City leaders have decided that the Manchester city flag needs a reboot.

Too many pictures, including a misplaced waterfall and some kind of an outdated tool that only 19th century STEM students would recognize.

Too many words, including a Latin phrase that only 19th century humanities students could decipher.

Just too much stuff crammed into the flag to begin with. Obviously, it was designed by committee. And a committee with no sense of the poetic or symbolic. It so much lacks inspiration that I only see it flying at the place of least inspiration in Manchester — City Hall.

So a bunch of civic leaders — including my predecessor John Clayton, who now heads up the Manchester Historic Association — think our city can do better. They have nominated three selections for a new flag. Along with the current flag, they will be on the ballot for a non-binding vote on Tuesday.

“Designing a flag for Manchester is a great opportunity to represent our city with meaningful imagery that reflects our history and our future,” the committee writes on its website,

And it notes: “a true city flag should be much more than (the city seal).”

Manchester aldermen adopted the city seal in 1846. I can’t get excited about the city seal. As I noted earlier, there’s too much stuff on it. Another image — a sickle-shaped forearm holding a hammer, which accompanies the city motto “Labor Vincit,” which means “Hard Work Prevails.”

Hard work. Is that all Manchester can say for itself? In a country whose motto is “In God We Trust,” and a state whose best-of-all mottos is “Live Free or Die,” Manchester’s highest valor is in bustin’ our humps for the boss?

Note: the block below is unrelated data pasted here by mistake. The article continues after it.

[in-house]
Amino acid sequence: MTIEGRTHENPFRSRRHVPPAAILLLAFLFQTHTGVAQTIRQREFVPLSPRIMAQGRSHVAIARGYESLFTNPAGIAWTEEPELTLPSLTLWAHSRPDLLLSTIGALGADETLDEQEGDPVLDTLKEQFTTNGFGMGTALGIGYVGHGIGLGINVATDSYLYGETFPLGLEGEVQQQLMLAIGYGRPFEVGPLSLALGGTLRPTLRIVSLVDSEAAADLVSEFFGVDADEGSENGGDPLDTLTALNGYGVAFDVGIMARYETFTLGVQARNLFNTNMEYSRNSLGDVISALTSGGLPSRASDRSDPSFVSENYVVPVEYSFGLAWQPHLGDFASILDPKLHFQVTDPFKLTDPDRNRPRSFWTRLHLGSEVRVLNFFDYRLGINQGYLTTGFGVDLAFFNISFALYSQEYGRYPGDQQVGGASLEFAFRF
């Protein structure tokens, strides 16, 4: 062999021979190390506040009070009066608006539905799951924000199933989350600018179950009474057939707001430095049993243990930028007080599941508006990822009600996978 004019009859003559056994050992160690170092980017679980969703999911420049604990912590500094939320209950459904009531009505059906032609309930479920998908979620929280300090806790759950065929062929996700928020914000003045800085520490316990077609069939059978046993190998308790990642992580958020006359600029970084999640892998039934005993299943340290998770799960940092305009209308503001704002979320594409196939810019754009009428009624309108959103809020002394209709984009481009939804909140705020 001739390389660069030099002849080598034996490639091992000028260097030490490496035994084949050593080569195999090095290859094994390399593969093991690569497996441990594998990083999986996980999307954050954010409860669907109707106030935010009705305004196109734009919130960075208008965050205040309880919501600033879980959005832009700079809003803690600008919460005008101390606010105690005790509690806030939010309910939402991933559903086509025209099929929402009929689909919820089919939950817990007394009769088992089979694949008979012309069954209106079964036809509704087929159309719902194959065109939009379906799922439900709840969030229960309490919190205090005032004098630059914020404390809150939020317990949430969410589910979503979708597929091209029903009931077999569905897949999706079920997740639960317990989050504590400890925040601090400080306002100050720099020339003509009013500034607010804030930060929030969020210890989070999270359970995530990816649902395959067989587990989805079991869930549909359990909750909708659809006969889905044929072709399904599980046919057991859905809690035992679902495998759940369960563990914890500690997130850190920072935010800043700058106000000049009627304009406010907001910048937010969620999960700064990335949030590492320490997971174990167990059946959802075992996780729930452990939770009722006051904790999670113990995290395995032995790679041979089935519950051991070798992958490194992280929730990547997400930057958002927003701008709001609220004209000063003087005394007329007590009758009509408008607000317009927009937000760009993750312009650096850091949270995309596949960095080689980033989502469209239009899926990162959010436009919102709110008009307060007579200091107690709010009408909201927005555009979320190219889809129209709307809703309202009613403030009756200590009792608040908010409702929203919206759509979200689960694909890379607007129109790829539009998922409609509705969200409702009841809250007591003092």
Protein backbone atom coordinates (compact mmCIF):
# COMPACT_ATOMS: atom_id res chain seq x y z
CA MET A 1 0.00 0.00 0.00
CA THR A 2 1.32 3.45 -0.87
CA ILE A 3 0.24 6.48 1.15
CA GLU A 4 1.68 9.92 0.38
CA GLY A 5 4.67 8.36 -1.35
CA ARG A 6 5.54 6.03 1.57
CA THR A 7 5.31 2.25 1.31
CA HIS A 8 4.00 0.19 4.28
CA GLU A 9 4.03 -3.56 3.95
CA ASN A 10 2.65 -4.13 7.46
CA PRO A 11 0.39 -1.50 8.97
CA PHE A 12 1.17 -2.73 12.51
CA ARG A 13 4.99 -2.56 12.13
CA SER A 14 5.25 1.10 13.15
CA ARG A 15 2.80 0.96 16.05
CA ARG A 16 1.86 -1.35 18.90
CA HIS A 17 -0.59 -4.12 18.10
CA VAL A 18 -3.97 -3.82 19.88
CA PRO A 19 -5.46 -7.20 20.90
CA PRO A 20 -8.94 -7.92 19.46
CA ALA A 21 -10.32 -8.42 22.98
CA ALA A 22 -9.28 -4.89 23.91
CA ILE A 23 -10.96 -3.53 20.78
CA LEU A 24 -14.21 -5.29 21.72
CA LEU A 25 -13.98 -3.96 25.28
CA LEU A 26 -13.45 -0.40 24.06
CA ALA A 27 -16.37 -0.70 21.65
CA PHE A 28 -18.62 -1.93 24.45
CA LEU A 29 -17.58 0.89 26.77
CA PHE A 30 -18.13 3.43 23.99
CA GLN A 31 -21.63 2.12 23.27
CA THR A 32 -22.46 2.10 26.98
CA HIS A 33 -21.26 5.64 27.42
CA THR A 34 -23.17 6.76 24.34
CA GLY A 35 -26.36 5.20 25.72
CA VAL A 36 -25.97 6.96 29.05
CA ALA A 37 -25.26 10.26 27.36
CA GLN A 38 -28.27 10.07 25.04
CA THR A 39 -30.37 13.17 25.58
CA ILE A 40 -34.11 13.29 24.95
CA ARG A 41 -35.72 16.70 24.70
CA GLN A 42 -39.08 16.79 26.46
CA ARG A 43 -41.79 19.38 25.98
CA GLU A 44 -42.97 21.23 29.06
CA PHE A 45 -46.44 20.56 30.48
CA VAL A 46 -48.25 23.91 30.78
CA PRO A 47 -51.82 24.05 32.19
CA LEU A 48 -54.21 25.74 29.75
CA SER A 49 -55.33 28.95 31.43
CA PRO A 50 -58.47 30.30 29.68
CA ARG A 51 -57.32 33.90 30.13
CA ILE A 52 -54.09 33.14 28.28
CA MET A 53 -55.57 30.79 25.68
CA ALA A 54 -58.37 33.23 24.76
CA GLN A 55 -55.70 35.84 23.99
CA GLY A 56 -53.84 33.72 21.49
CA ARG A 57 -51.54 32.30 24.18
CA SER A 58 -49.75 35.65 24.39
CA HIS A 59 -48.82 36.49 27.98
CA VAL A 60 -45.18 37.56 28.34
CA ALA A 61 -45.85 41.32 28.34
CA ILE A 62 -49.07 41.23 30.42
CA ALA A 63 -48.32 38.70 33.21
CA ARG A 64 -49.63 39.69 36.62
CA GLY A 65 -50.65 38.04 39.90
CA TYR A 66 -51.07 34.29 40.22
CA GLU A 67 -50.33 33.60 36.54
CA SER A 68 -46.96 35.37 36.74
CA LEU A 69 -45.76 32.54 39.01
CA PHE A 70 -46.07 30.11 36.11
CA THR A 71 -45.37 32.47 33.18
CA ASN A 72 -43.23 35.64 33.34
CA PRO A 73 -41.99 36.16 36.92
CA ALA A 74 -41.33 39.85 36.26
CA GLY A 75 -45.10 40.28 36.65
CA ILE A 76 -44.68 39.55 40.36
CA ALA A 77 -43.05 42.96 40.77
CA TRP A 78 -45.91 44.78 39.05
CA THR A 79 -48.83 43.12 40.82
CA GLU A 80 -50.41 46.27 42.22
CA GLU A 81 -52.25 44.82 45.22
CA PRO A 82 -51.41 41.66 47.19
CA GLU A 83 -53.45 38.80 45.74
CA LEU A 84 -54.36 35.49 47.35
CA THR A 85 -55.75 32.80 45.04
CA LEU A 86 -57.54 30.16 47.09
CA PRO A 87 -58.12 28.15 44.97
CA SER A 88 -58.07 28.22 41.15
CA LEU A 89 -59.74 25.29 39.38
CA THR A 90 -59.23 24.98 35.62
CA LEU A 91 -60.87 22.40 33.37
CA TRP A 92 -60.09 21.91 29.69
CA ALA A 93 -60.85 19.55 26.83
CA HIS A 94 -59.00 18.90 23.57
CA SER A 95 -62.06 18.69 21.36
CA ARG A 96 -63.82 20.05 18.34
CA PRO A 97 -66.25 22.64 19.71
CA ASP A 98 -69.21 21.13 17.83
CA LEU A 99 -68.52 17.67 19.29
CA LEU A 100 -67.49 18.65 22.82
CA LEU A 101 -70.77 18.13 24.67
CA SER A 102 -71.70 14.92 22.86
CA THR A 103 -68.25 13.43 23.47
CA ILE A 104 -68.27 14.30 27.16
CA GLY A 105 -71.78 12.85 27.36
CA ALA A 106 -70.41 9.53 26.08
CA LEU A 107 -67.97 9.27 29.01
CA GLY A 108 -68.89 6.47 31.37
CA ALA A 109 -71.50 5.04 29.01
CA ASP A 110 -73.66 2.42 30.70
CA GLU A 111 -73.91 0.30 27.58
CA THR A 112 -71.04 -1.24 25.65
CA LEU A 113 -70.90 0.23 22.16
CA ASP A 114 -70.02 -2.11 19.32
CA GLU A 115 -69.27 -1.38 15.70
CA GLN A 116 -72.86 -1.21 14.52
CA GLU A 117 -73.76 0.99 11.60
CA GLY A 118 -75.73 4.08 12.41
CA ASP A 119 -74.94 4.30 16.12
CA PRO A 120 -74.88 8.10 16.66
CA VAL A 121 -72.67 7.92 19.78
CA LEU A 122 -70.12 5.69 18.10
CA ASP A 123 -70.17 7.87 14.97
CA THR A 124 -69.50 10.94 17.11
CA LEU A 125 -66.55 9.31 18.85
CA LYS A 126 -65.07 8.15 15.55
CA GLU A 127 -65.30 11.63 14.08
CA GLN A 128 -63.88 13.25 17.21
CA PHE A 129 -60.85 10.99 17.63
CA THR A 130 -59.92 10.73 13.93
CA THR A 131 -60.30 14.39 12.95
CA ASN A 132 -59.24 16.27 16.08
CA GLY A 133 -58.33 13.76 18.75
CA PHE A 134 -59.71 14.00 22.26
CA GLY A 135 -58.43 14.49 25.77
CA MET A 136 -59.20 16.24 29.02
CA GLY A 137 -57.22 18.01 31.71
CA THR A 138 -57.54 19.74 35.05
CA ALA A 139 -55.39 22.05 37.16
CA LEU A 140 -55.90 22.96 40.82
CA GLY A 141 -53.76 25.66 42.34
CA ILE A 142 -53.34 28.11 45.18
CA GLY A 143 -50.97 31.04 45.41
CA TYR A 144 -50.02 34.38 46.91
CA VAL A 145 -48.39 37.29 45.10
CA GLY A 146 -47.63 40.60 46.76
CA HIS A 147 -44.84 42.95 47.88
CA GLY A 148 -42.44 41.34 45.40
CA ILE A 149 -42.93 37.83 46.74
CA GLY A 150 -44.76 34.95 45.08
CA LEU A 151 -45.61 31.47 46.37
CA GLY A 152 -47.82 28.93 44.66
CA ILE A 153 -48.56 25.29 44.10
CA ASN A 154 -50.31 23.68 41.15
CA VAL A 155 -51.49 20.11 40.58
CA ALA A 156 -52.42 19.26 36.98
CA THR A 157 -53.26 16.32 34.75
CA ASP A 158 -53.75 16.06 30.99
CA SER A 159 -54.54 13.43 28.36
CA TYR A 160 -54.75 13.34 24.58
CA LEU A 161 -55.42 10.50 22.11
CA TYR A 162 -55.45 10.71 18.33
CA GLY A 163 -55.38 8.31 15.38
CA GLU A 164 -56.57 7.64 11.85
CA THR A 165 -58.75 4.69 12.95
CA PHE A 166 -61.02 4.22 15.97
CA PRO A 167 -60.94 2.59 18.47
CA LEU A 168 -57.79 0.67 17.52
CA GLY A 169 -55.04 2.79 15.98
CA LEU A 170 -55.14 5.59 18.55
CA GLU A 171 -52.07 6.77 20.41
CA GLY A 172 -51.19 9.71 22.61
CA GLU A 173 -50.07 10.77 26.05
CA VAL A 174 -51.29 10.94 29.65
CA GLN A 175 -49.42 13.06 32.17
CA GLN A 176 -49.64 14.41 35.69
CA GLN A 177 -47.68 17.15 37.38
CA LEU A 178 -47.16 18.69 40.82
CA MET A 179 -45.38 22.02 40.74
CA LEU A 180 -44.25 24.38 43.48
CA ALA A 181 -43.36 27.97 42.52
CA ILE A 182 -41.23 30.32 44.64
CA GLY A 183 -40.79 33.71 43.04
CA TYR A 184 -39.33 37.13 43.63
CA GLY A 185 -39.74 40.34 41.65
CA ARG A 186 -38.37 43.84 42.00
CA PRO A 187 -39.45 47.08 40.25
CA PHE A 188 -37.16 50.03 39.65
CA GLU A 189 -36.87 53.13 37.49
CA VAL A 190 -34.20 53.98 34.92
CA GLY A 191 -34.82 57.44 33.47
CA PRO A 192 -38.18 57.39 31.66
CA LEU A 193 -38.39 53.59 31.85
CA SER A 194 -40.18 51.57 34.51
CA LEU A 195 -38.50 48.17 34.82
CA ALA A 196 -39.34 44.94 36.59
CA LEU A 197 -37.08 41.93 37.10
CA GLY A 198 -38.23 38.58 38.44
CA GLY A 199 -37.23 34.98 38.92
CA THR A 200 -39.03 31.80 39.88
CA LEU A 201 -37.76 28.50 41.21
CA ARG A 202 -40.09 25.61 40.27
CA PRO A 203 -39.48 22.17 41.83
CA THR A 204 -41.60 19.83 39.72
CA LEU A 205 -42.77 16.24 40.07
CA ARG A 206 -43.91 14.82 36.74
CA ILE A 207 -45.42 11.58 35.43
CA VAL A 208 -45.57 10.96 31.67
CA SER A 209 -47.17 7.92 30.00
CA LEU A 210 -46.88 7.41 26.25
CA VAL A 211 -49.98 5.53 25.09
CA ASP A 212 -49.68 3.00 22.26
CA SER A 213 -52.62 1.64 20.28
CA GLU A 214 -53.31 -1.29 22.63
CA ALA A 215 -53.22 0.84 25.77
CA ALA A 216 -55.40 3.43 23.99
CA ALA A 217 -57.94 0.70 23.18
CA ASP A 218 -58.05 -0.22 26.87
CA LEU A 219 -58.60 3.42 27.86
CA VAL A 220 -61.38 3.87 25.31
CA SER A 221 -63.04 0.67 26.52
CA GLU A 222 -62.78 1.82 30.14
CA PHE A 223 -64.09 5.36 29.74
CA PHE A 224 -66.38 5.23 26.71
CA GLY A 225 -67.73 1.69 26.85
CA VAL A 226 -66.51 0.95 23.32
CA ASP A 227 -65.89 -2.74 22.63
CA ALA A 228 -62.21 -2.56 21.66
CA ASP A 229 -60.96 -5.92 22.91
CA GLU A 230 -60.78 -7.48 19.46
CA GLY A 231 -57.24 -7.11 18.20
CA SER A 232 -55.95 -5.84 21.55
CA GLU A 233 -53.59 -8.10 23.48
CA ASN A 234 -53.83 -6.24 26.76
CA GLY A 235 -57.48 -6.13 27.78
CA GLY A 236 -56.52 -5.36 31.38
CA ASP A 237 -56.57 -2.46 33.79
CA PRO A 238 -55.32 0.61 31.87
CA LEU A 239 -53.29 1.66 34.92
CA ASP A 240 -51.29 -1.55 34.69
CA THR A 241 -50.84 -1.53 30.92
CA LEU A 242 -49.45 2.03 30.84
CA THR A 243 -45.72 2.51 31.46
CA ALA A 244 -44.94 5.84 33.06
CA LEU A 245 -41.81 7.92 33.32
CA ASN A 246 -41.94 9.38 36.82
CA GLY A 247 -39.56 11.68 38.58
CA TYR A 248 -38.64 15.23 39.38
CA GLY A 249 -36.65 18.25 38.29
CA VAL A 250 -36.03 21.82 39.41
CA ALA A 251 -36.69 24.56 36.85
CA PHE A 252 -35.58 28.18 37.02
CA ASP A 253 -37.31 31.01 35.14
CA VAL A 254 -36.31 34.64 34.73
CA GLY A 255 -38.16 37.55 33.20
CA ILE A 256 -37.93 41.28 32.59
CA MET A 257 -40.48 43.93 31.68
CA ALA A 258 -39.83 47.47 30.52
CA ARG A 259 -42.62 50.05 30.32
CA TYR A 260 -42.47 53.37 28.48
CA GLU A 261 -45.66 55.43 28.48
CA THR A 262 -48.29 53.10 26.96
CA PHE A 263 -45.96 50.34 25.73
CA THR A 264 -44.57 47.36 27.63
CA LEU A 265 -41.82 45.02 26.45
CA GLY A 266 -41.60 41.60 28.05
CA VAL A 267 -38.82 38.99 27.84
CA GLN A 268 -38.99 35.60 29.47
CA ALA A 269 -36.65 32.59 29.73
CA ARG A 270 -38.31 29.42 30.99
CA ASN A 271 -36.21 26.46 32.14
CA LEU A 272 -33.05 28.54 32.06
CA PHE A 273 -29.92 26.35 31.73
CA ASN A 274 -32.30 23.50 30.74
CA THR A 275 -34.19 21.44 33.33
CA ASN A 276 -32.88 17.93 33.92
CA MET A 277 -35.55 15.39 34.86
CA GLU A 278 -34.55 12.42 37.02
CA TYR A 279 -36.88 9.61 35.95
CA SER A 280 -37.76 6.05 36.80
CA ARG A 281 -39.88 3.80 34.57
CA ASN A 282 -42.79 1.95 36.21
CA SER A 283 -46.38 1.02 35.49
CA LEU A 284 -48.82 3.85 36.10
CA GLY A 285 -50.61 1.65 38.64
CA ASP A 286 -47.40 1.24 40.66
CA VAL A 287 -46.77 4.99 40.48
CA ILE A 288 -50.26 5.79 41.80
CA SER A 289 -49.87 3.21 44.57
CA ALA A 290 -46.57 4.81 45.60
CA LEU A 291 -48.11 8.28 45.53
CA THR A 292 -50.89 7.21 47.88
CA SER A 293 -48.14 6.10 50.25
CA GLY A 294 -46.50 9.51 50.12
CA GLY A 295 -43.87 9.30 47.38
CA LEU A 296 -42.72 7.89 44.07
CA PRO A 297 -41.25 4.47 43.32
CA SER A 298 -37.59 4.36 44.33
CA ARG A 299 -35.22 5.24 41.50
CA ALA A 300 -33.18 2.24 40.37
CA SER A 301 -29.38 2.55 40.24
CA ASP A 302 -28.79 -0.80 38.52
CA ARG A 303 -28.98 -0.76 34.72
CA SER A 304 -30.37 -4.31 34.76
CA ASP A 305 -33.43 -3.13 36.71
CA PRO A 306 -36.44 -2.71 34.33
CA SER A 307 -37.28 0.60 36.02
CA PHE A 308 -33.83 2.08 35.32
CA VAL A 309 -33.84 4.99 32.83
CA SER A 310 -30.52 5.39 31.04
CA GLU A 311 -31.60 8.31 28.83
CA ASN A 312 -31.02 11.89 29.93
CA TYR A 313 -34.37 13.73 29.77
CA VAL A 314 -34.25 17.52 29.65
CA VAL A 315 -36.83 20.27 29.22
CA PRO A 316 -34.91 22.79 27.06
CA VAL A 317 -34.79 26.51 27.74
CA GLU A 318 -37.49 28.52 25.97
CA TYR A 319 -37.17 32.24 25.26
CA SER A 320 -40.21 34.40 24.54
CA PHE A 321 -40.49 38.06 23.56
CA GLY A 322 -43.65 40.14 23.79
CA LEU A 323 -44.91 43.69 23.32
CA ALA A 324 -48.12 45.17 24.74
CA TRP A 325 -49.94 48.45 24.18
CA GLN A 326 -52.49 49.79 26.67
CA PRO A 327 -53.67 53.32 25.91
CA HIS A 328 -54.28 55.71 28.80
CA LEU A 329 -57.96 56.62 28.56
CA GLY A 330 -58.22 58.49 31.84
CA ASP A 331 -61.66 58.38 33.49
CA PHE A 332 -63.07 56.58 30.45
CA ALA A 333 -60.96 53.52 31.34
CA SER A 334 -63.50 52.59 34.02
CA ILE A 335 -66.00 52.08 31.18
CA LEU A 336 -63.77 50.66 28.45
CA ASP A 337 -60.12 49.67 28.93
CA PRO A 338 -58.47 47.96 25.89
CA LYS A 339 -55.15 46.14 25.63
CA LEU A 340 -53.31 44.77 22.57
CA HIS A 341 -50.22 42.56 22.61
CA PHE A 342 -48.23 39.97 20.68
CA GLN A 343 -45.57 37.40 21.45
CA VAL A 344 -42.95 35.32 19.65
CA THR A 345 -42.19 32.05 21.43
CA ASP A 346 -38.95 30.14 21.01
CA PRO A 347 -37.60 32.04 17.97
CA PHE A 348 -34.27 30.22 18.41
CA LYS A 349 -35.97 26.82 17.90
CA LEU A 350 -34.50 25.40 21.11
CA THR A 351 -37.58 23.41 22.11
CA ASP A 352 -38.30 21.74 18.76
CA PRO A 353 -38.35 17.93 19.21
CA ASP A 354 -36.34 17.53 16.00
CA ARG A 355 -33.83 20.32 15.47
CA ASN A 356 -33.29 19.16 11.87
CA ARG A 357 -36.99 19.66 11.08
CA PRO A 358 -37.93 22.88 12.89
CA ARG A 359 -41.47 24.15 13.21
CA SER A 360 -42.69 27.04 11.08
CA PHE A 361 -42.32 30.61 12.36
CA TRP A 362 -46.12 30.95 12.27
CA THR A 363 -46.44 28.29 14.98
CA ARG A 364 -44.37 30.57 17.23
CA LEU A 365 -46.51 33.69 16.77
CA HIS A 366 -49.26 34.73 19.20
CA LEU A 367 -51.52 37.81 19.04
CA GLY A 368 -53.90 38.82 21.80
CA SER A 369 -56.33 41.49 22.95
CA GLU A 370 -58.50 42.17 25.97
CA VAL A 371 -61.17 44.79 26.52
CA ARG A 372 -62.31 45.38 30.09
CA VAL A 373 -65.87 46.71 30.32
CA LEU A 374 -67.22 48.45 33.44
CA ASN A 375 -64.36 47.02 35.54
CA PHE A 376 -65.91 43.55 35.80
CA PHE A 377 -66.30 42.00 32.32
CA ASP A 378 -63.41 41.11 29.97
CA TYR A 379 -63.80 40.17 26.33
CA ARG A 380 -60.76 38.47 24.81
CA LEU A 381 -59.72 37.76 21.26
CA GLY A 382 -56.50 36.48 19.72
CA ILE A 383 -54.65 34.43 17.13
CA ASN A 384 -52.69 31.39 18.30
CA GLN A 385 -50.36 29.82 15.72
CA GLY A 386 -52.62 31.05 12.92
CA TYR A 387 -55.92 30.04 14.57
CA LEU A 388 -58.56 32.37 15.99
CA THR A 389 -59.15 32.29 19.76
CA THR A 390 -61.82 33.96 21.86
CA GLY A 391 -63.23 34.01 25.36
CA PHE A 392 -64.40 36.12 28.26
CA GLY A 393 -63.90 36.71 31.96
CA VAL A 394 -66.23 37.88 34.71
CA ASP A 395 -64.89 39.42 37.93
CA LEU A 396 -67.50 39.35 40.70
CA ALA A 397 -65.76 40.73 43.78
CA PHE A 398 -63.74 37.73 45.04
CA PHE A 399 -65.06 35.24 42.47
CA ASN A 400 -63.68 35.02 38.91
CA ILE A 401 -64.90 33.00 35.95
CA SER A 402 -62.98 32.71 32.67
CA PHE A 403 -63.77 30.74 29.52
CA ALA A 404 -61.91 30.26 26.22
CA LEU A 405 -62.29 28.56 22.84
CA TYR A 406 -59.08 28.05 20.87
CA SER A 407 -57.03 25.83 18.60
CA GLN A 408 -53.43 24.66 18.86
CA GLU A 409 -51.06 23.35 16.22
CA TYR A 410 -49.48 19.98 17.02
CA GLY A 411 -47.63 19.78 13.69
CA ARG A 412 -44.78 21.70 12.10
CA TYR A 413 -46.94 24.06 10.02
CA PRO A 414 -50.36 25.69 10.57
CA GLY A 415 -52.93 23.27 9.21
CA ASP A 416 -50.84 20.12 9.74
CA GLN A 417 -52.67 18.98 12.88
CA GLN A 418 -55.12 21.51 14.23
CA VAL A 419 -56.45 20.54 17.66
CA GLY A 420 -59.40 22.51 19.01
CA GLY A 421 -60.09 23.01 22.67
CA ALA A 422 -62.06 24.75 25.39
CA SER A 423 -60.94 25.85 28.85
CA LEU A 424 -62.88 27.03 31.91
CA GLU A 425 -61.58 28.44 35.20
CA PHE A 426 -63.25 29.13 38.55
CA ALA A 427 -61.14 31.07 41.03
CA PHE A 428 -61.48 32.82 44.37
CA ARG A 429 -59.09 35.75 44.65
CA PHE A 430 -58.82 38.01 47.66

Democracies honor God, freedom, truth and justice. Totalitarian regimes praise work. (“Workers of the world unite,” Marx tells us.)

Yet our motto is our motto. I suspect it will remain, even if we do change our flag.

We have a flag. We have a motto. But we still lack something: an anthem.

A municipal anthem that human resource directors can loop on replay in background music throughout city work places. An anthem that, like The Star-Spangled Banner, notes the heart-wrenching sight of the flag during its most threatened times and spells out the ideals it stands for.

Something that will make us proud to stand up at football games, doff our hats and sing loudly.

And nobody better kneel when the band plays it.

"Our Hard Work Banner"

The endless droning we hear

When the budget is ‘nigh:

City pols makin’ speeches

While my taxes stay high.

Far above their lofty talk,

Our banner entails

Advice to her citizens:

Hard Work Prevails.

In our Millyard cubicles

Or our jobs at the store

Or shov’ling snow in winter

Ne’er we ponder: what for?

No talk of bravery here,

Or words of freedom’s fight.

Our hard work prevails

To the bossman’s delight.

Mark Hayward’s City Matters appears Saturdays in the New Hampshire Union Leader and He can be reached at